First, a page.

Freedom of Information requests from BBC Radio Five Live to the police showed it cost £7.5m to police 13 Premier League clubs, with the teams paying £4.3m and £3.2m coming from police budgets.
Dan Johnson from the Premier League: "We shouldn't have to pay twice"
All the constabularies policing the Premier League were contacted.
Of those, six forces provided comparable data covering 13 of the 20 clubs in the League.
ACC Thomas, of British Transport Police, who is also the Acpo lead on football policing, said police budgets were being taken from communities to be spent on policing football grounds.
"The cash we get to police our various areas across the country is provided by government, is provided by people through council tax and the provision of that is to provide a policing service to those areas and to those communities.
"If we have to take officers away from them to police football, we are not able to recover the cost of that - that means our normal police budget is being used for that purpose which means we then have to provide a lesser service to the rest of the community."
The amounts paid by clubs varied - Chelsea, owned by billionaire Roman Abramovich, paid less than half of the cost of policing their games.
Manchester United were the most expensive club to police, with Greater Manchester Police spending £543,442 from their budget to patrol their games last season.
The club paid £904,059 towards the policing cost of £1,447,501.
We are always happy to discuss how it might be possible to further reduce costs, or indeed how football can help the police tackle youth crime, but we fail to see why football fans should pay twice for policing
Dan Johnson, Premier League
Fulham cost £110,000 to police, after they paid £150,000 towards the sum of £260,000. West Ham's cost was £300,000, after they paid £200,000 towards the policing cost of £500,000.
And Arsenal's was £290,000 - they paid £600,000 of the total £890,000 needed to police their games.
The rest of the forces said that it was too difficult to separate out the cost of football from general policing.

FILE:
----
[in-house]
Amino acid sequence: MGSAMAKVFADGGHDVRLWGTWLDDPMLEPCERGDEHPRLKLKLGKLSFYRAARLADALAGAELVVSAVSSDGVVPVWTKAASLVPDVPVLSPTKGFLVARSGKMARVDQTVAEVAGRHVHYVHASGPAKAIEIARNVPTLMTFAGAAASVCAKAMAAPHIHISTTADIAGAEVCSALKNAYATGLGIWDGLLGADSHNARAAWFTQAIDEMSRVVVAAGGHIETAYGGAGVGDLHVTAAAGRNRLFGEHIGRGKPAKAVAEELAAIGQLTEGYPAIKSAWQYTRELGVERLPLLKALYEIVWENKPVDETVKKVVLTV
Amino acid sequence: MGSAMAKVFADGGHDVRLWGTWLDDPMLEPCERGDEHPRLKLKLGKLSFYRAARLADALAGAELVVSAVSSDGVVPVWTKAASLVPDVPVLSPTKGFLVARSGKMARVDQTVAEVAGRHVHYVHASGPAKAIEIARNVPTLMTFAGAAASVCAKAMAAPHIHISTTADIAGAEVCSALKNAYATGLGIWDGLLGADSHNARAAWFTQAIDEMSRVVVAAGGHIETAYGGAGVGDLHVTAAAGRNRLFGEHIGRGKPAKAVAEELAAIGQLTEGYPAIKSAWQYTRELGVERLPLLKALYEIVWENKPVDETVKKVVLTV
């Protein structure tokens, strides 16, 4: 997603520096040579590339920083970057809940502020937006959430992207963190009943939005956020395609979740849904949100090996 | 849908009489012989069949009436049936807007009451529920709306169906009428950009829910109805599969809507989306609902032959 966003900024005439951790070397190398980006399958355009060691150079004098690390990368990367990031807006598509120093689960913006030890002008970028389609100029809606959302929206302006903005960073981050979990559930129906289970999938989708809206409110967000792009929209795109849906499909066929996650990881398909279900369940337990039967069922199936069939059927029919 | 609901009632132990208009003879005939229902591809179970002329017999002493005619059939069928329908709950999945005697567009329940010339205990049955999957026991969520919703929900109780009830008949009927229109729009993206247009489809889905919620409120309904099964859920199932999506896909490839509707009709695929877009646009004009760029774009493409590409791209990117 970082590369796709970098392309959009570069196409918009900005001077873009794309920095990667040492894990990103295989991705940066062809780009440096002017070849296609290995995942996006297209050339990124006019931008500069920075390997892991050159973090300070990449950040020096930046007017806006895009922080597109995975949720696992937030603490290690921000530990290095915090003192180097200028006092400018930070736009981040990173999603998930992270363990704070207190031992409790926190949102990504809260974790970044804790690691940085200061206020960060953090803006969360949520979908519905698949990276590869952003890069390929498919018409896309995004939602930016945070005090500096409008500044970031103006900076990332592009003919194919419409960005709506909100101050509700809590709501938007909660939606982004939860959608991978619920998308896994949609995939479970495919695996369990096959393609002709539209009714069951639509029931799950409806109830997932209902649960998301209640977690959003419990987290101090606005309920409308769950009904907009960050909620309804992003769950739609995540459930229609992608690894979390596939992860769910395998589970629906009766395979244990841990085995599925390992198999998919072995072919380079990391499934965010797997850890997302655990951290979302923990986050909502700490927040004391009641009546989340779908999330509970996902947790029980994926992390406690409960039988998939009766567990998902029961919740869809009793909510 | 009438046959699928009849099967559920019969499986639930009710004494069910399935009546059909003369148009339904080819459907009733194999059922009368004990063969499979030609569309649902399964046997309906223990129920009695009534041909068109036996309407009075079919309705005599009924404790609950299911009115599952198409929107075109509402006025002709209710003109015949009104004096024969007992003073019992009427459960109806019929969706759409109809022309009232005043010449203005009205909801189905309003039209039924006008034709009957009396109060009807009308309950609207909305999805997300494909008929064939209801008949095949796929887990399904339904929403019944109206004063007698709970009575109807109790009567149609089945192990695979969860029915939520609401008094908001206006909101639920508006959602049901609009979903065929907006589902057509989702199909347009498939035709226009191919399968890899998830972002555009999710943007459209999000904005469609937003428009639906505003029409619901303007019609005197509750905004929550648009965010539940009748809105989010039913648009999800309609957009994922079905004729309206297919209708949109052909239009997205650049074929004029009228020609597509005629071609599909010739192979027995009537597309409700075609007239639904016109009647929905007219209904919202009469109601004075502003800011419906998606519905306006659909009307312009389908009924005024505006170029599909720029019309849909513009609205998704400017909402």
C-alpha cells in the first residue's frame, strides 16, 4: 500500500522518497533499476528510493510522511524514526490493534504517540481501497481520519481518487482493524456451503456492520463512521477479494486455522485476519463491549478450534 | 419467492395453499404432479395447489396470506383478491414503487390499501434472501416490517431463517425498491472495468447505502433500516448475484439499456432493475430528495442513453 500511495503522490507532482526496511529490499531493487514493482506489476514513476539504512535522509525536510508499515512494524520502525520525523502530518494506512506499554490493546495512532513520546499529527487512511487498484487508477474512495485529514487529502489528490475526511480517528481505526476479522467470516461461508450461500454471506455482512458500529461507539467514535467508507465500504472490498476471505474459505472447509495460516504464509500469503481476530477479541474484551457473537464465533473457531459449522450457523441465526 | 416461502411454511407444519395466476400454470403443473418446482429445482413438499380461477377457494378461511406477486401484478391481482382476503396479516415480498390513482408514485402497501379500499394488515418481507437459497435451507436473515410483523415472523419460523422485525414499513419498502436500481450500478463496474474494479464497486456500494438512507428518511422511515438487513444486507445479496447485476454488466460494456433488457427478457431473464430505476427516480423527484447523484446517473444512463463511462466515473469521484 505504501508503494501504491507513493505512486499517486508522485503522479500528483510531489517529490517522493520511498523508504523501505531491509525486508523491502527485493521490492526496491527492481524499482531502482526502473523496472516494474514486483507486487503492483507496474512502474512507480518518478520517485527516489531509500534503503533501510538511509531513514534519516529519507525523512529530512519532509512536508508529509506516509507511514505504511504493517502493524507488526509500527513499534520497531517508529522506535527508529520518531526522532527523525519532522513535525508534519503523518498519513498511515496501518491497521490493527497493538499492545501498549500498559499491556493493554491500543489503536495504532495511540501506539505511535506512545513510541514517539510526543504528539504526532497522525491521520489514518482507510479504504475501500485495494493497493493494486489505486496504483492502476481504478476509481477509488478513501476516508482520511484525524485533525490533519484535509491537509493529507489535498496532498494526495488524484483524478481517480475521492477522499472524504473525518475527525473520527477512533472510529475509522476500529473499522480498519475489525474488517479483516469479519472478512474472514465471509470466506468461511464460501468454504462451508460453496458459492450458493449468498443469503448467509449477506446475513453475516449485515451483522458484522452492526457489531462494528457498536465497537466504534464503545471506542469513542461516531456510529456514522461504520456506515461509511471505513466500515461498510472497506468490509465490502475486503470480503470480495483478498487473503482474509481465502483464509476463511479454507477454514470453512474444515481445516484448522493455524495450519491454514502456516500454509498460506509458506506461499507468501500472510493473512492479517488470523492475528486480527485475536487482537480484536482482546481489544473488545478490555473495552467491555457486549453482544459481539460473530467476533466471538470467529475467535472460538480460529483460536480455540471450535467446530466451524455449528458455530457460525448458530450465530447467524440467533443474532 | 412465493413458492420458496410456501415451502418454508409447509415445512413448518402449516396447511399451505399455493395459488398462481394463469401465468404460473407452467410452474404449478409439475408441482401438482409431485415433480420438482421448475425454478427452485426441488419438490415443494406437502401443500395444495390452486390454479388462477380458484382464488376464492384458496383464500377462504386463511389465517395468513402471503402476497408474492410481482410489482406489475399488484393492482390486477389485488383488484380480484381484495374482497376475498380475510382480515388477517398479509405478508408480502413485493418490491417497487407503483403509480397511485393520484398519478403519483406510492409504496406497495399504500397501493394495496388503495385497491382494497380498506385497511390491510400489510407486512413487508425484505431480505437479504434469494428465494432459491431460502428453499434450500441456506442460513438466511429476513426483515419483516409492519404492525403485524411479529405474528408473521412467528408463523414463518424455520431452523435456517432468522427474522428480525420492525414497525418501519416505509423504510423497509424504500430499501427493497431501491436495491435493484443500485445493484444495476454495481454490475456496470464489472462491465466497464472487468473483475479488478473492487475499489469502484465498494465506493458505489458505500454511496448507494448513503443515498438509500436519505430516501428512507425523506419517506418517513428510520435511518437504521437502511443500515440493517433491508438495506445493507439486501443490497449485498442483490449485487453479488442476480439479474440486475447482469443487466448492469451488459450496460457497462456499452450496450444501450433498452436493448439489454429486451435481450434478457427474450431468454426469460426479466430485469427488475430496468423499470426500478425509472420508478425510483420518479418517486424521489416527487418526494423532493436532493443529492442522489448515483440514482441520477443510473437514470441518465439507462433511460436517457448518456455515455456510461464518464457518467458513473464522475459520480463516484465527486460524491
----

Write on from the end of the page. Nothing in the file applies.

Acpo accepts that calculating the exact cost of football games is difficult - is an officer who was on patrol anyway and intercepts a hooligan a general policing cost, or should the club contribute?
'Step too far'
ACC Thomas said: "It is very difficult. I mean it is quite clear the officers at the ground outside the ground, or in areas controlled by the club that is fairly obvious, and that's what we currently charge for.
"Officers who are paraded for duty that day specifically do football duties, so for instance if we are bringing large numbers of officers on to do patrols in city centres and town centres then just for the duration of the football game, that's quite clear.
"But officers who may be doing their normal duties around those areas then that would be far more difficult. Perhaps we shouldn't be charging for that."
For the Premier League, though, this is a step too far.
Head of communications Dan Johnson pointed out that clubs already contributed £700m a year to the Treasury through taxes.
Large crowds at football grounds mean a heavy police presence
"The law is quite clear - clubs pay for any policing inside the ground and on immediately adjacent property under their control on matchday.
"Any other provision deemed necessary is covered by the state - it's what people pay their taxes for, with the Premier League alone contributing more than £700m a year to the Treasury, let alone the tax take from the 13 million fans who attend Premier League games during the course of a season.
"This long-established principle applies to all individuals and organisations in the UK, from private individuals to shopping centres, pubs and major events, like the Notting Hill Carnival."
Mr Johnson also said that Premiership clubs worked with their local police forces to make sure that the call on police resources was "as little as possible".
He added: "They have invested heavily in all-seater stadia, CCTV and stewarding - as a result the numbers of police required to ensure public safety, and therefore the cost, has reduced over the past 15 years.
"We are always happy to discuss how it might be possible to further reduce costs, or indeed how football can help the police tackle youth crime, but we fail to see why football fans should pay twice for policing."
In December 2007 Premier League club Wigan Athletic lost a High Court battle in a row over a £300,000 policing bill.
The club had claimed Greater Manchester Police were overcharging for covering match days at its JJB Stadium.
The row broke out following an increase in charges for policing games in the 2003/04 and 2004/05 seasons.
Acpo has now told the Home Office it would like to see a change in the law to allow it to charge clubs and other money-making events for the full costs of policing their events.
The proposal has been included in its submission to the government's Green Paper on the future of policing.
It means politicians may ultimately end up playing arbiter between the wishes of the Premier League and those of the police.
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